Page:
The Consolidated Appropriations Act, 2023, was signed into law on December 29, 2022 by President Biden after receiving overwhelming bi-partisan support in both the House and Senate. It includes several key retirement and tax provisions, commonly known as the SECURE Act 2.0.
SECURE Act 2.0 seeks to build on the original SECURE Act of 2019 by providing additional retirement planning flexibility and more options for Americans to save for their own retirement. Some provisions may have an immediate impact on your retirement strategy – here is a summary of several of the key changes:
Changes to Required Minimum Distributions [RMDs]
- Beginning January 1, 2023 the age at which retirement account owners must take RMDs increases from 72 to 73. In 2033, the age increases to 75.
- The penalty for failing to take RMDs will be reduced significantly – from 50% to 25% of the RMD amount not taken.
**Planning tip: Delaying RMDs may not always result in the biggest tax savings – depending on your current and future tax circumstances, considering Roth conversions or taking partial distributions prior to age 73 may help mitigate tax consequences in the future.
Increased Catch-Up Contributions
- The catch-up contribution limit for employer-sponsored retirement plans is increased to $7,500 for plan participants age 50 or older, and will be adjusted for inflation in future years.
- Starting January 1, 2025, catch-up contributions for individuals ages 60-63 will be increased to $10,000 annually ($5,000 for certain types of plans) and will be indexed for inflation as well.
- The catch-up contribution limit for IRAs for individuals age 50 or older will be indexed for inflation for years beginning after 2023.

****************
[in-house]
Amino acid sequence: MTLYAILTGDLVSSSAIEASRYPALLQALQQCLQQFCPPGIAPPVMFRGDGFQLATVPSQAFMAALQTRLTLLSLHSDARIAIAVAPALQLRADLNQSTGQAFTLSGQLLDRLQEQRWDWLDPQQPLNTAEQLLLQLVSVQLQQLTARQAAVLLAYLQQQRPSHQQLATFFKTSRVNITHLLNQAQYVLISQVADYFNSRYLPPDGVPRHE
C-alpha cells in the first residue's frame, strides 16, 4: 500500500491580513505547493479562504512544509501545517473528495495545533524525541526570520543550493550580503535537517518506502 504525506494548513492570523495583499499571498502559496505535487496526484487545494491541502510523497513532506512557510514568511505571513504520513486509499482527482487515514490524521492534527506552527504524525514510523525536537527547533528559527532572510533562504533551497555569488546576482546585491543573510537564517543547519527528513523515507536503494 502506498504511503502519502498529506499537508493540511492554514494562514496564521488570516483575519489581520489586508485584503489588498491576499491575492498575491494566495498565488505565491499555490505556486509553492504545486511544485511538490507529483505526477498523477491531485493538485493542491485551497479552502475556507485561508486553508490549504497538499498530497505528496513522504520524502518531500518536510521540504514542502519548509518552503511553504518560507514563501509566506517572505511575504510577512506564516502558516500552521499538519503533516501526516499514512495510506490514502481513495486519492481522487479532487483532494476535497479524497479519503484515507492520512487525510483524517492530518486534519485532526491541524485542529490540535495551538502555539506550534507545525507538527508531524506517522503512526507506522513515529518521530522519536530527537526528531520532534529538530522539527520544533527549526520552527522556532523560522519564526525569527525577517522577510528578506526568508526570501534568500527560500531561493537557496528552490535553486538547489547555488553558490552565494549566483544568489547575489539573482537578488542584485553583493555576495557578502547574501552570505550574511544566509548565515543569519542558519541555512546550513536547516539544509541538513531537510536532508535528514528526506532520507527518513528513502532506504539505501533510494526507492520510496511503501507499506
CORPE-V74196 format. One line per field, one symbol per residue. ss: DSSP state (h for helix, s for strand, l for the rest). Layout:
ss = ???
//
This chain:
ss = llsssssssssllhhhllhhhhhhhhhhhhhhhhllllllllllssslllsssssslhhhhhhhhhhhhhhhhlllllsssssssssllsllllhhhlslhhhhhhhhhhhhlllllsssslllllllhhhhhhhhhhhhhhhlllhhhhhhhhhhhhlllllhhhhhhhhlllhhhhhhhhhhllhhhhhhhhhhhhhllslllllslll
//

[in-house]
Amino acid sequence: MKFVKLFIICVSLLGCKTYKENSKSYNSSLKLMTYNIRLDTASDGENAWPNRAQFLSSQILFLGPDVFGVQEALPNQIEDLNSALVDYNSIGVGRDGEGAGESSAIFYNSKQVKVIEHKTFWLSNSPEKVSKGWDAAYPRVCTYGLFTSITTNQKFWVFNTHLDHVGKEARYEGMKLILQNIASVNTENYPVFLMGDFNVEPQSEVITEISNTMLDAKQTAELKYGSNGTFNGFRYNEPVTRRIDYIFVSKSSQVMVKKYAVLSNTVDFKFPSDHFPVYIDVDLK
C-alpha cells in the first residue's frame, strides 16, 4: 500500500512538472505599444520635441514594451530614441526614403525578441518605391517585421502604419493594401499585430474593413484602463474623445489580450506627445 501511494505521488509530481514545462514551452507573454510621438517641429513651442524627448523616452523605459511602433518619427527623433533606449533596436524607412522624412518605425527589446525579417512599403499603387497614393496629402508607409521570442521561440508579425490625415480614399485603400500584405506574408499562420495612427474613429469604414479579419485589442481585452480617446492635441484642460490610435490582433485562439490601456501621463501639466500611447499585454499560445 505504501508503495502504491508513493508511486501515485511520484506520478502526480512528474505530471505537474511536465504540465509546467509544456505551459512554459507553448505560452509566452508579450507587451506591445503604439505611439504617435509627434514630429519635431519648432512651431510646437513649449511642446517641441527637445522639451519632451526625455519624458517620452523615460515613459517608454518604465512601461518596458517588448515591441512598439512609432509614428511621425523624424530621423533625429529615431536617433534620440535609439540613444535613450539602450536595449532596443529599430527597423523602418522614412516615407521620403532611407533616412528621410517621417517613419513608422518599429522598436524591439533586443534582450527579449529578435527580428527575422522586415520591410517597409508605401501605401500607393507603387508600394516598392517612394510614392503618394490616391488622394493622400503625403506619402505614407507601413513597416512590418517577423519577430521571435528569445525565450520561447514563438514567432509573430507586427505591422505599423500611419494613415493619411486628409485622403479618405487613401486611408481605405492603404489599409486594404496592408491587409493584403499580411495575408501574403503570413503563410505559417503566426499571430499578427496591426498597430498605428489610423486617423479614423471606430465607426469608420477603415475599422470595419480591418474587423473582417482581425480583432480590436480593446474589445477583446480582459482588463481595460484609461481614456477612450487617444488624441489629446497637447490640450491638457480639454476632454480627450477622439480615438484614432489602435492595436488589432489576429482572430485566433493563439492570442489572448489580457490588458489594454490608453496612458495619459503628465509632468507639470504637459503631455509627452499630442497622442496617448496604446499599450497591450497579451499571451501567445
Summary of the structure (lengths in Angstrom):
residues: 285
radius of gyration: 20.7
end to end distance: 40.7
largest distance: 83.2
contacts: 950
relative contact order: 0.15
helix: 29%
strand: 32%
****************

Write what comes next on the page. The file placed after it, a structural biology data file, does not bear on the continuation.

**Planning tip: Catch-up contributions for individuals earning more than $145,000 must be made to a Roth account (using after-tax dollars). However, putting more aside either on a tax-advantaged or after-tax basis helps boost retirement savings.
Retirement Plan Changes
- Automatic Enrollment: New retirement plans adopted by businesses must automatically enroll all eligible employees at a 3% contribution rate (unless the employee specifically opts out) and encourages retirement plan providers to offer automatic portability so individuals can easily take their retirement savings with them when they change jobs.
- Contributions for those with Student Loan Debt: Starting in 2024, employers may make contributions to retirement plans on behalf of any employees who are not making contributions but repaying student loans.
**Planning tip: These provisions provide an opportunity for employers to attract and retain talent.
Modifications to Roth Accounts
- Beginning in 2023, individuals may elect to have their employer matching contributions directed to their Roth 401ks (to allow for increased after-tax retirement savings). Keep in mind these contributions will be treated as taxable income in the year they are made.
- Beginning in 2024:
- RMDs are eliminated from workplace-based Roth plans.
- A portion of unused 529 plan funds may be rolled tax-free into a Roth IRA for the named beneficiary of the 529 plan. The annual rollover amount is subject to the Roth contribution limits (currently $6,500/year) and a $35,000 lifetime limit.
Expansion of Penalty-free Withdrawals
- Several new exceptions to the 10% penalty imposed on distributions taken from a retirement account prior to reaching age 59 ½ include:
- $1,000 may be withdrawn from a retirement account once per year if needed for emergency expenses. Any amount withdrawn must be repaid within 3 years.
- Distributions taken from a retirement account by individuals that have a terminal illness (certified by a physician) are not subject to penalty.
- Victims of domestic abuse may take hardship withdrawals up to the lesser of $10,000 or the vested balance of the account (adjusted for inflation).
**Planning tip: All of the above early withdrawals only qualify for waiver of penalty if the full amount is repaid within 3 years.
It is important for everyone to consider their own unique financial situation when interpreting these new rules. Reach out to your wealth advisor today to learn more about how SECURE Act 2.0 might affect your retirement planning and which opportunities might be suitable for you.